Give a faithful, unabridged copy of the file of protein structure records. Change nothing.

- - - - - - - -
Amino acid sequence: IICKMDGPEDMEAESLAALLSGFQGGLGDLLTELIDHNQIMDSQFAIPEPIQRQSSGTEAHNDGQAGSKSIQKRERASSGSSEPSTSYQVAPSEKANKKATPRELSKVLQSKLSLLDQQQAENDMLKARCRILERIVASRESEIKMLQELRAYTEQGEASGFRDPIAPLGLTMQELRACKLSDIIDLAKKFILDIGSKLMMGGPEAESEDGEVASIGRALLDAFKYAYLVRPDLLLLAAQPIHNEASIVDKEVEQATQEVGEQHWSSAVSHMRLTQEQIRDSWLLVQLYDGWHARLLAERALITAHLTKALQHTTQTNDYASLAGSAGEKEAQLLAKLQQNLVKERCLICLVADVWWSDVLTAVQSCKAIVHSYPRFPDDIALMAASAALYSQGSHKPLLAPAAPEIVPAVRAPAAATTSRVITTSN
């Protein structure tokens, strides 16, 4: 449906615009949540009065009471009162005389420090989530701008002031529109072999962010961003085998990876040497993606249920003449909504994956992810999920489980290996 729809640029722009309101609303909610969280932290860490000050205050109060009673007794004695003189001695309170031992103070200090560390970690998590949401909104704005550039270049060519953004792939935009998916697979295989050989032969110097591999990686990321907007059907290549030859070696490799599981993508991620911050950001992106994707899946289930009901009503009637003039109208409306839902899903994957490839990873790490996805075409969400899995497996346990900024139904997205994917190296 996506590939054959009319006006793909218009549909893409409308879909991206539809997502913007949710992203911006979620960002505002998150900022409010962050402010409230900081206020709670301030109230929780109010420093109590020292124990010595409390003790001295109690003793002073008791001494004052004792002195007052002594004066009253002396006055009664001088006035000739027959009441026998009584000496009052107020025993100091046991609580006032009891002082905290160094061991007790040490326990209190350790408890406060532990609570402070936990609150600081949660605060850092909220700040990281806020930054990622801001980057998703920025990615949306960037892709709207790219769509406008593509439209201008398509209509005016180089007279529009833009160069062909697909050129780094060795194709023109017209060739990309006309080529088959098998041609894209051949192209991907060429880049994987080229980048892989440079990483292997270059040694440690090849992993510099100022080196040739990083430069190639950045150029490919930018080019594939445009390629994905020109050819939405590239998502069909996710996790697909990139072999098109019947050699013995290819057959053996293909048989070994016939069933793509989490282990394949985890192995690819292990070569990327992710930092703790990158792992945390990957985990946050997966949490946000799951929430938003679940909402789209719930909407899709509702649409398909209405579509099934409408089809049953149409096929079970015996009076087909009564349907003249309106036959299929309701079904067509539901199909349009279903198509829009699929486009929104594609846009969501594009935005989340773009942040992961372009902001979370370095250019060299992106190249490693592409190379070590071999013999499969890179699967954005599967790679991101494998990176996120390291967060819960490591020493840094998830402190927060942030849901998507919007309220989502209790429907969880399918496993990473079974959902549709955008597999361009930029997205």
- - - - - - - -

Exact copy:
Amino acid sequence: IICKMDGPEDMEAESLAALLSGFQGGLGDLLTELIDHNQIMDSQFAIPEPIQRQSSGTEAHNDGQAGSKSIQKRERASSGSSEPSTSYQVAPSEKANKKATPRELSKVLQSKLSLLDQQQAENDMLKARCRILERIVASRESEIKMLQELRAYTEQGEASGFRDPIAPLGLTMQELRACKLSDIIDLAKKFILDIGSKLMMGGPEAESEDGEVASIGRALLDAFKYAYLVRPDLLLLAAQPIHNEASIVDKEVEQATQEVGEQHWSSAVSHMRLTQEQIRDSWLLVQLYDGWHARLLAERALITAHLTKALQHTTQTNDYASLAGSAGEKEAQLLAKLQQNLVKERCLICLVADVWWSDVLTAVQSCKAIVHSYPRFPDDIALMAASAALYSQGSHKPLLAPAAPEIVPAVRAPAAATTSRVITTSN
């Protein structure tokens, strides 16, 4: 449906615009949540009065009471009162005389420090989530701008002031529109072999962010961003085998990876040497993606249920003449909504994956992810999920489980290996 729809640029722009309101609303909610969280932290860490000050205050109060009673007794004695003189001695309170031992103070200090560390970690998590949401909104704005550039270049060519953004792939935009998916697979295989050989032969110097591999990686990321907007059907290549030859070696490799599981993508991620911050950001992106994707899946289930009901009503009637003039109208409306839902899903994957490839990873790490996805075409969400899995497996346990900024139904997205994917190296 996506590939054959009319006006793909218009549909893409409308879909991206539809997502913007949710992203911006979620960002505002998150900022409010962050402010409230900081206020709670301030109230929780109010420093109590020292124990010595409390003790001295109690003793002073008791001494004052004792002195007052002594004066009253002396006055009664001088006035000739027959009441026998009584000496009052107020025993100091046991609580006032009891002082905290160094061991007790040490326990209190350790408890406060532990609570402070936990609150600081949660605060850092909220700040990281806020930054990622801001980057998703920025990615949306960037892709709207790219769509406008593509439209201008398509209509005016180089007279529009833009160069062909697909050129780094060795194709023109017209060739990309006309080529088959098998041609894209051949192209991907060429880049994987080229980048892989440079990483292997270059040694440690090849992993510099100022080196040739990083430069190639950045150029490919930018080019594939445009390629994905020109050819939405590239998502069909996710996790697909990139072999098109019947050699013995290819057959053996293909048989070994016939069933793509989490282990394949985890192995690819292990070569990327992710930092703790990158792992945390990957985990946050997966949490946000799951929430938003679940909402789209719930909407899709509702649409398909209405579509099934409408089809049953149409096929079970015996009076087909009564349907003249309106036959299929309701079904067509539901199909349009279903198509829009699929486009929104594609846009969501594009935005989340773009942040992961372009902001979370370095250019060299992106190249490693592409190379070590071999013999499969890179699967954005599967790679991101494998990176996120390291967060819960490591020493840094998830402190927060942030849901998507919007309220989502209790429907969880399918496993990473079974959902549709955008597999361009930029997205």